What do you think is the best way to fight antisemitism and Israel-hatred today?
The last decade has shown an alarming rise in antisemitism worldwide from all ends of the political spectrum. This incitement is generated by politicians, the media, organizations, as well as by extremists from Middle Eastern nations that wish to eliminate the Jewish state.
Over eight years ago, the World Zionist Organization launched the International Center for Countering Antisemitism, which focuses on Antisemitism online. Headquartered in Jerusalem, the center is staffed by WZO employees and interns from all over the world. These interns use our hub to help expose antisemitism in their native countries. Social media has become an open field for spreading hatred, lies, blood libels, and incitement. It is these young people, who have grown up in the world of social media, who can best use their talents to bring the issue of antisemitism into the forefront. I believe that combining our fight against antisemitism together with educating Jewish communities worldwide to feel proud of their heritage will have a lasting impact.
Our research has shown that 70%-80% of those who experienced an antisemitic attack did not report it to either the Jewish community nor to local law enforcement. There are three reasons for this: they do not want to make a big deal out of it, they do not think the law enforcement will do anything, and they are afraid of repercussions.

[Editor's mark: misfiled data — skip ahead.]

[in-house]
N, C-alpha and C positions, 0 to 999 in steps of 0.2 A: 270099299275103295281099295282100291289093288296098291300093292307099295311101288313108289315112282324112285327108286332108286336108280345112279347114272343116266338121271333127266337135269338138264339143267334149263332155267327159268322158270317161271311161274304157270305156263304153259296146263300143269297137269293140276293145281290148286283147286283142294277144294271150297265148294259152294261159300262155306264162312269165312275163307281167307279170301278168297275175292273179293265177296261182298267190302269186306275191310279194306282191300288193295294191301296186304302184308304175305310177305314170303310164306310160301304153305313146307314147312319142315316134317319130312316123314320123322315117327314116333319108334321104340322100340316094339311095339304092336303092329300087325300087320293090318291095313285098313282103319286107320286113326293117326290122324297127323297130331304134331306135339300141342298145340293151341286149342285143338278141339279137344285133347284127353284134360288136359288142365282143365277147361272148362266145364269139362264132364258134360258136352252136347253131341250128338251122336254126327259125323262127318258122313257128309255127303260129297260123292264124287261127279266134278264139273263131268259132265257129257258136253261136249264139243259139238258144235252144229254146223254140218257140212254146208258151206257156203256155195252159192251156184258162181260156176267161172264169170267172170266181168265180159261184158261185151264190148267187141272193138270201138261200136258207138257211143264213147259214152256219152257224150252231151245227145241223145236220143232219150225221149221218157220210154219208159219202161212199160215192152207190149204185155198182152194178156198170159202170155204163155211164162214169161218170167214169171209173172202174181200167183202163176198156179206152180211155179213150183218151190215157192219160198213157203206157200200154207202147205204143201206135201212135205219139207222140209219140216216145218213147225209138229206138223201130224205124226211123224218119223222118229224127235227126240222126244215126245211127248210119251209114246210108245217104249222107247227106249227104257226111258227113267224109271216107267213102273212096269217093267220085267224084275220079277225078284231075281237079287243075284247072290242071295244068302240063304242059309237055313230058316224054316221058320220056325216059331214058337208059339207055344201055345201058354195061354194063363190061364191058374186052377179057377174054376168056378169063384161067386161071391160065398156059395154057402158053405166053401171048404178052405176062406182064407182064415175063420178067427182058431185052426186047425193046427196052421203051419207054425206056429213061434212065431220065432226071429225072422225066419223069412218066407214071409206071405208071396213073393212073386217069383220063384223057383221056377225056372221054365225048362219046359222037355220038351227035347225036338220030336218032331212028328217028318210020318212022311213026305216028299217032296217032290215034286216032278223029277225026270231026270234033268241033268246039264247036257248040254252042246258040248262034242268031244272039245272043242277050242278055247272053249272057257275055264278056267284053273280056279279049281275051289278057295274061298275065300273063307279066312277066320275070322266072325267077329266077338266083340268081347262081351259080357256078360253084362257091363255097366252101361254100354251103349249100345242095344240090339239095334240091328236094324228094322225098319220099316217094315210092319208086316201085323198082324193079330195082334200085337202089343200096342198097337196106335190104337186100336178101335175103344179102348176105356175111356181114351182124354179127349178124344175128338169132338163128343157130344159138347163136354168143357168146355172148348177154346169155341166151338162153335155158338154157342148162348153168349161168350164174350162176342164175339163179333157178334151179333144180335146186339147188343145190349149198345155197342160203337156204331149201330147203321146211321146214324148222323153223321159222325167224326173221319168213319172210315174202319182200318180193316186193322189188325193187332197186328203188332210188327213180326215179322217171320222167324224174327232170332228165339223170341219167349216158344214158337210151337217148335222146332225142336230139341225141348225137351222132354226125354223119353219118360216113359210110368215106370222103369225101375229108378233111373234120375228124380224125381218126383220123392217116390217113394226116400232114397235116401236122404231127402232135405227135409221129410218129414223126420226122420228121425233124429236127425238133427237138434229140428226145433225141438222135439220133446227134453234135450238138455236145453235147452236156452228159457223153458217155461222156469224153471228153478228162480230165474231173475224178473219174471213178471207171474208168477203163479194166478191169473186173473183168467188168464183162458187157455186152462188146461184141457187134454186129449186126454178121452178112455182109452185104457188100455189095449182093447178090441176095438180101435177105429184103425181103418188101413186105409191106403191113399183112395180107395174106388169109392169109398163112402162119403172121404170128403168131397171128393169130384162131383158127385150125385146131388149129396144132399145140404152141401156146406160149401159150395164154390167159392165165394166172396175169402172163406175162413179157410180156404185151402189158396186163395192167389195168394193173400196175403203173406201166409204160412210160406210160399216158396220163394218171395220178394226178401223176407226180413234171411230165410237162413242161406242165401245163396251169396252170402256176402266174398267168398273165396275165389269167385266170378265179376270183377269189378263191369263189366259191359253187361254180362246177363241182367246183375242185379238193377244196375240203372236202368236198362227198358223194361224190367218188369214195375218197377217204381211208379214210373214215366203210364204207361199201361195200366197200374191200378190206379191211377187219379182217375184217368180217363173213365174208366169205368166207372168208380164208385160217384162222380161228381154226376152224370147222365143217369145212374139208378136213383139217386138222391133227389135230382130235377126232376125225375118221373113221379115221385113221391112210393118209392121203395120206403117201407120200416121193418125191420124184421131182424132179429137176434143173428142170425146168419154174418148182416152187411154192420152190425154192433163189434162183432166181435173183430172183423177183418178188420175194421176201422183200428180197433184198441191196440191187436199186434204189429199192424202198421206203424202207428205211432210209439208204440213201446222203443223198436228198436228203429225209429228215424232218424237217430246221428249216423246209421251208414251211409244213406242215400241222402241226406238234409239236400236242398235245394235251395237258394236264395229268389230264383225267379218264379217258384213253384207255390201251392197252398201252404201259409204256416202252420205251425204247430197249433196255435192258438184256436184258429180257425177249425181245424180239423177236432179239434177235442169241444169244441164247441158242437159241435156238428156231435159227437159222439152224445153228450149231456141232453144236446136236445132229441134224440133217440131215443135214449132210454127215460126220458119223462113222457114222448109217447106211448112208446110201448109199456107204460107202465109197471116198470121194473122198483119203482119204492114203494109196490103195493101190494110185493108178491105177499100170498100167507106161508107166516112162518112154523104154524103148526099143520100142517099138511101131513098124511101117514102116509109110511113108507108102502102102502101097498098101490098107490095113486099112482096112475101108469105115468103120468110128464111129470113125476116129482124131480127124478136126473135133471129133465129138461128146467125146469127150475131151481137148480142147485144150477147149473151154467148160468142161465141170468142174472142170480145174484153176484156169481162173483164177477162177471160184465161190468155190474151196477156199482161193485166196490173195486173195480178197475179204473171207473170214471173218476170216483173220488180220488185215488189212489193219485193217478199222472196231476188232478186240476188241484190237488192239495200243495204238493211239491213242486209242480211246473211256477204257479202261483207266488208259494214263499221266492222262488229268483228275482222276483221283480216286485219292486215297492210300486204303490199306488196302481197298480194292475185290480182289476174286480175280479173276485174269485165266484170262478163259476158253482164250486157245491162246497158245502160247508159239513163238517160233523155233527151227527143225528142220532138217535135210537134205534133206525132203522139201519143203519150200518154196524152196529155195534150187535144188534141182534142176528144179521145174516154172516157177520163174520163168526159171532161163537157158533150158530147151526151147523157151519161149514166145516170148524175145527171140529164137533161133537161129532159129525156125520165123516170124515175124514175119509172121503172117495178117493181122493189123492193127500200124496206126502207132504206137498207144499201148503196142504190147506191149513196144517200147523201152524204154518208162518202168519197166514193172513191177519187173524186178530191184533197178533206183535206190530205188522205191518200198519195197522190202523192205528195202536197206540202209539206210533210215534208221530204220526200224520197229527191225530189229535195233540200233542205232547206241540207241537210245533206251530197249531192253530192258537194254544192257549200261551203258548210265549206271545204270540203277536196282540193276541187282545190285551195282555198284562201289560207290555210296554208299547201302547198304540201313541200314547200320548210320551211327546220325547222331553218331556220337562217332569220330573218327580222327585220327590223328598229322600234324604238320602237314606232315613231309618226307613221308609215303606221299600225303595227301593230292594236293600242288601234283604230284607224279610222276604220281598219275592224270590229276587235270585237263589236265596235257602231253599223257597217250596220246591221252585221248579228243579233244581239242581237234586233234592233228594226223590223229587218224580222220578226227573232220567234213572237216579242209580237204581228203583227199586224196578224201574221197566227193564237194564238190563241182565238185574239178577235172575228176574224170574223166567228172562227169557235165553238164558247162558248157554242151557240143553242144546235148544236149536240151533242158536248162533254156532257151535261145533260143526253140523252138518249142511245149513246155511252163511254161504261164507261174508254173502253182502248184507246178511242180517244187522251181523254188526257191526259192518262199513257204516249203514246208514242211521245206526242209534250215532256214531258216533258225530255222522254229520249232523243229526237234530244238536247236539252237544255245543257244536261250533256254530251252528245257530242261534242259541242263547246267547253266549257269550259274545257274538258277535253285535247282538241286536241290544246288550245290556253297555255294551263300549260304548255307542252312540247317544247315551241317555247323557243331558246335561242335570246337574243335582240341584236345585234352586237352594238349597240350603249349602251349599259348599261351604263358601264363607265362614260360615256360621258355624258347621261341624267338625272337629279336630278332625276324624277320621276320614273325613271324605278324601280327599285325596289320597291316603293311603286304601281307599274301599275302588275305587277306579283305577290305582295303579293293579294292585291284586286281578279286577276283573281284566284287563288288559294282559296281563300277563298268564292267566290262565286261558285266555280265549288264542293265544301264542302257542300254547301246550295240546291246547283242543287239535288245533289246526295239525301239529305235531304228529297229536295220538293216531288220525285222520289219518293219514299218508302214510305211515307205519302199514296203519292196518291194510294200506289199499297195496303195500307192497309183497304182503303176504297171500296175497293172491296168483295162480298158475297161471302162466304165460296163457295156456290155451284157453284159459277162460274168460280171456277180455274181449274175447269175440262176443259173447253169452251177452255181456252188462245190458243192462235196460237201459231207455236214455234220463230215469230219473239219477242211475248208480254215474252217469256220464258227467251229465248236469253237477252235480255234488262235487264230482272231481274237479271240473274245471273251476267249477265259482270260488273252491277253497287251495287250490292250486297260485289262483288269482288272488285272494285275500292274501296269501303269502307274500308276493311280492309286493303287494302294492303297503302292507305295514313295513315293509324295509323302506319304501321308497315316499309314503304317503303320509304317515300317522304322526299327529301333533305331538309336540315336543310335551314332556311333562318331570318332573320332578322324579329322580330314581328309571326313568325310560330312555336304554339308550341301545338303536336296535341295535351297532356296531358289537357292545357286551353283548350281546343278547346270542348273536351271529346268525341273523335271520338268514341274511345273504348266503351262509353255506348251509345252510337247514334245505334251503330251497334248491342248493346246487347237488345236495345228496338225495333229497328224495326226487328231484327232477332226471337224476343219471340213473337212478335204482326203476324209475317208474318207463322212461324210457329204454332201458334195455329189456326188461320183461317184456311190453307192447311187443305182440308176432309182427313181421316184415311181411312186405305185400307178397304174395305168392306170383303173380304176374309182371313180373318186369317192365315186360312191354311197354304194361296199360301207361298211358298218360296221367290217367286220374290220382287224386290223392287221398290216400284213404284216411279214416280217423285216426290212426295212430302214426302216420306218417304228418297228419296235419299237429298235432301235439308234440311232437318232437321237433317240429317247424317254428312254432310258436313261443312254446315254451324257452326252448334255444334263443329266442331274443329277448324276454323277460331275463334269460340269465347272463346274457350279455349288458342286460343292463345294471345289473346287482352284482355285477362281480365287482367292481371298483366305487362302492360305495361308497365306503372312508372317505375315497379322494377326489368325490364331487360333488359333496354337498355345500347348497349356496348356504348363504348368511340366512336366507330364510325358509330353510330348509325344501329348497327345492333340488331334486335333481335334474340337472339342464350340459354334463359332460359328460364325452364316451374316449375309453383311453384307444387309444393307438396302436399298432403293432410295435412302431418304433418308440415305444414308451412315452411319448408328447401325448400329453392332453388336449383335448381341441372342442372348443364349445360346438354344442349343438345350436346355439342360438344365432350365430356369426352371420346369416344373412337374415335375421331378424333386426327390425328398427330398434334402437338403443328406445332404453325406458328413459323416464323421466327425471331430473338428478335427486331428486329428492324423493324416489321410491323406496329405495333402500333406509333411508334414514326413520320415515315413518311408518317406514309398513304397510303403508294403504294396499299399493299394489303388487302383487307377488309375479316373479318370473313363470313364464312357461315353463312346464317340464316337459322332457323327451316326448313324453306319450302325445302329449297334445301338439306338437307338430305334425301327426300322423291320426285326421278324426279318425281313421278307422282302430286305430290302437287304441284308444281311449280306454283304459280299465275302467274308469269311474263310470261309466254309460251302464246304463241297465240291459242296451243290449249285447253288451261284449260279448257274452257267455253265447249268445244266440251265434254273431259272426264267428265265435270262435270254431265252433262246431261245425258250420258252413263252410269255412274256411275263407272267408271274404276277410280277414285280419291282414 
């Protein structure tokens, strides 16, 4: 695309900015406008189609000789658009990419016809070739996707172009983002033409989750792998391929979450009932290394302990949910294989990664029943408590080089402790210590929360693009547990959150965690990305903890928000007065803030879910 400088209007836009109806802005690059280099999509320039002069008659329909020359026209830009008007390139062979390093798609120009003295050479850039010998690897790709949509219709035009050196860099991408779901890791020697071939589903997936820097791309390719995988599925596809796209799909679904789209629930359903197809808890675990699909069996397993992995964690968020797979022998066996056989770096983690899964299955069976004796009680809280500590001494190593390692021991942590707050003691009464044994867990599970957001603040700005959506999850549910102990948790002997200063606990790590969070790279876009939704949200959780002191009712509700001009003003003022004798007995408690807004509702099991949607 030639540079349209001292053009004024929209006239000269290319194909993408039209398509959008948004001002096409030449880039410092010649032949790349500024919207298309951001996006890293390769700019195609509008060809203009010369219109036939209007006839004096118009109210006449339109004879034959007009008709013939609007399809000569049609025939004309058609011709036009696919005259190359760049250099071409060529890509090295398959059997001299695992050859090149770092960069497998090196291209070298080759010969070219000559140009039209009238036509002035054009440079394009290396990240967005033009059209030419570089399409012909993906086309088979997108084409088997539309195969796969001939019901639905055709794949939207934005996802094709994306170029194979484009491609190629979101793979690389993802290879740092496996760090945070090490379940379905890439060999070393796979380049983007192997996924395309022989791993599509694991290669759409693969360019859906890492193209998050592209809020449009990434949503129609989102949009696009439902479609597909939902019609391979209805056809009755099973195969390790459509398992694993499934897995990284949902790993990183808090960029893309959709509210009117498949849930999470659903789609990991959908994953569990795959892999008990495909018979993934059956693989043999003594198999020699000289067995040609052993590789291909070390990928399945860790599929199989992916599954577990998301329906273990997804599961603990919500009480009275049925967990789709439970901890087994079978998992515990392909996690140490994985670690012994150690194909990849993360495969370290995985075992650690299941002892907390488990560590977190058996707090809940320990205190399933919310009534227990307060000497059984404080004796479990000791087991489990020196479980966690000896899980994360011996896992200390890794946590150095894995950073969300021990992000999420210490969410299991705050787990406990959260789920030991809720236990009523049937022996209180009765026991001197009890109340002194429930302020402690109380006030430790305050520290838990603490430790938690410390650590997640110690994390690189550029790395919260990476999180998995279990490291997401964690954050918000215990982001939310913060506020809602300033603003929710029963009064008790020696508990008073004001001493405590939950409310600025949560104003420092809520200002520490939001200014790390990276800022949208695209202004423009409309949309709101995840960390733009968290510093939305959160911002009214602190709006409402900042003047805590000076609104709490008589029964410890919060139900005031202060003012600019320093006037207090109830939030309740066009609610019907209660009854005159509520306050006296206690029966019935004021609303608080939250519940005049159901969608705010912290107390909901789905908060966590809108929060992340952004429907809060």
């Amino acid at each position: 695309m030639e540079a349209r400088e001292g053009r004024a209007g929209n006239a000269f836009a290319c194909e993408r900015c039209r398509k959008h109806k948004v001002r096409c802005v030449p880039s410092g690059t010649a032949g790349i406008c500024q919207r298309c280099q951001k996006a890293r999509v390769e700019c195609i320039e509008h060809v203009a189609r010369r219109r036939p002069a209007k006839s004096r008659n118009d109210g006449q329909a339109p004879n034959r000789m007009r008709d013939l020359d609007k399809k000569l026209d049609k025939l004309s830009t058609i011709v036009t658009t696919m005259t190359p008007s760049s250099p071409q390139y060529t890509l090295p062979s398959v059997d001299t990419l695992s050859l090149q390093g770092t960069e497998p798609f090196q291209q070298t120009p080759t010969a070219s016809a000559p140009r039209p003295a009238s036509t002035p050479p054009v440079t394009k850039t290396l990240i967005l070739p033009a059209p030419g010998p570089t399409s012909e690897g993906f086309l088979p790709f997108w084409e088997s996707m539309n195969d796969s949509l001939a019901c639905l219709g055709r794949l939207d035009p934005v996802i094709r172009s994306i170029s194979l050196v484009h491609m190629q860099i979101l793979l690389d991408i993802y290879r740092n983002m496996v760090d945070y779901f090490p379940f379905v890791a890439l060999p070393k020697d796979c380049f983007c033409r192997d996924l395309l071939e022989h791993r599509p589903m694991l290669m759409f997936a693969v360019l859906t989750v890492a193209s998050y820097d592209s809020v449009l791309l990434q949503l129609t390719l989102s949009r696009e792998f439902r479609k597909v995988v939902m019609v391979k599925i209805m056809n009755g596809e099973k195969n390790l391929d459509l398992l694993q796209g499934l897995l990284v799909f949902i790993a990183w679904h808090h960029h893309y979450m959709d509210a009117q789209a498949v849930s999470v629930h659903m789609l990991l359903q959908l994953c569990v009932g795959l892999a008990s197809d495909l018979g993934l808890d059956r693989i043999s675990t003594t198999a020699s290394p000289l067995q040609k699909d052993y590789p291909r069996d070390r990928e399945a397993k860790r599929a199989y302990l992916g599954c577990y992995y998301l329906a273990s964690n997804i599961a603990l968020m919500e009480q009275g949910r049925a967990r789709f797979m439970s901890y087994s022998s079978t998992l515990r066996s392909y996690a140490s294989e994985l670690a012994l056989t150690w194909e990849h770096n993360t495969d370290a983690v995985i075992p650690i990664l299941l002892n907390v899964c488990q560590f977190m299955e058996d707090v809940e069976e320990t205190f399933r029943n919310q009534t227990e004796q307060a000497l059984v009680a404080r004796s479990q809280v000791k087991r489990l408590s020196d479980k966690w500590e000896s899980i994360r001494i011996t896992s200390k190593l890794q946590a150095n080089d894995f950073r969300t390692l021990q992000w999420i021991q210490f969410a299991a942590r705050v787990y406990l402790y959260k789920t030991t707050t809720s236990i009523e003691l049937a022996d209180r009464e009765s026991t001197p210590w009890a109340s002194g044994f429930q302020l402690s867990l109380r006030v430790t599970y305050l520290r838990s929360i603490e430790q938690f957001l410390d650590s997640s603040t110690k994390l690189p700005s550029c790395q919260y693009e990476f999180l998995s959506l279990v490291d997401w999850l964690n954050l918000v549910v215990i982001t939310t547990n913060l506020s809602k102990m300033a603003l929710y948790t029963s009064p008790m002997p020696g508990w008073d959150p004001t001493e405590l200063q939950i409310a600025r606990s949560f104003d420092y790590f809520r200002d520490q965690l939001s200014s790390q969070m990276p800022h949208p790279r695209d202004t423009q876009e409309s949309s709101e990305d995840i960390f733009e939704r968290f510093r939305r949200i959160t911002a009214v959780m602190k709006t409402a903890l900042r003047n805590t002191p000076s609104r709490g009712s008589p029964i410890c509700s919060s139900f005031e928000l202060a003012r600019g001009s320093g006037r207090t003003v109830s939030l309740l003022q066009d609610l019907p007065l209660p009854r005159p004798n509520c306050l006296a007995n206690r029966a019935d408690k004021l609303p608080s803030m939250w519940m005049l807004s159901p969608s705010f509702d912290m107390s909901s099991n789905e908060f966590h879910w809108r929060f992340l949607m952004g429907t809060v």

We cannot let this happen. Anti-Jewish incitement needs to be met with zero tolerance, whether it’s online, on the street, expressed by politicians or by protesters. We have witnessed in many cases how antisemitic incitement has led to physical attacks and even murder.
The WZO in recent years was able to serve as an umbrella organization, working tirelessly with various government representatives, key leaders, and organizations worldwide in order to fight this disease. We also work with many organizations and urge nations to adopt the International Holocaust Remembrance Alliance Working Definition of Antisemitism as one of the many means to fight antisemitism.
In conclusion, our role is to look toward the future while embracing our past. Those who think Zionism is outdated are not seeing the full picture. The Israeli ingenuity that has influenced the world in terms of bio-tech, medicine and technological breakthroughs were inspired by Zionism. Herzl’s convention held over 123 years ago was the spark that led us to where we are today. Our duty now is to take it to the next level and create the exemplary society of which the previous generations dreamed.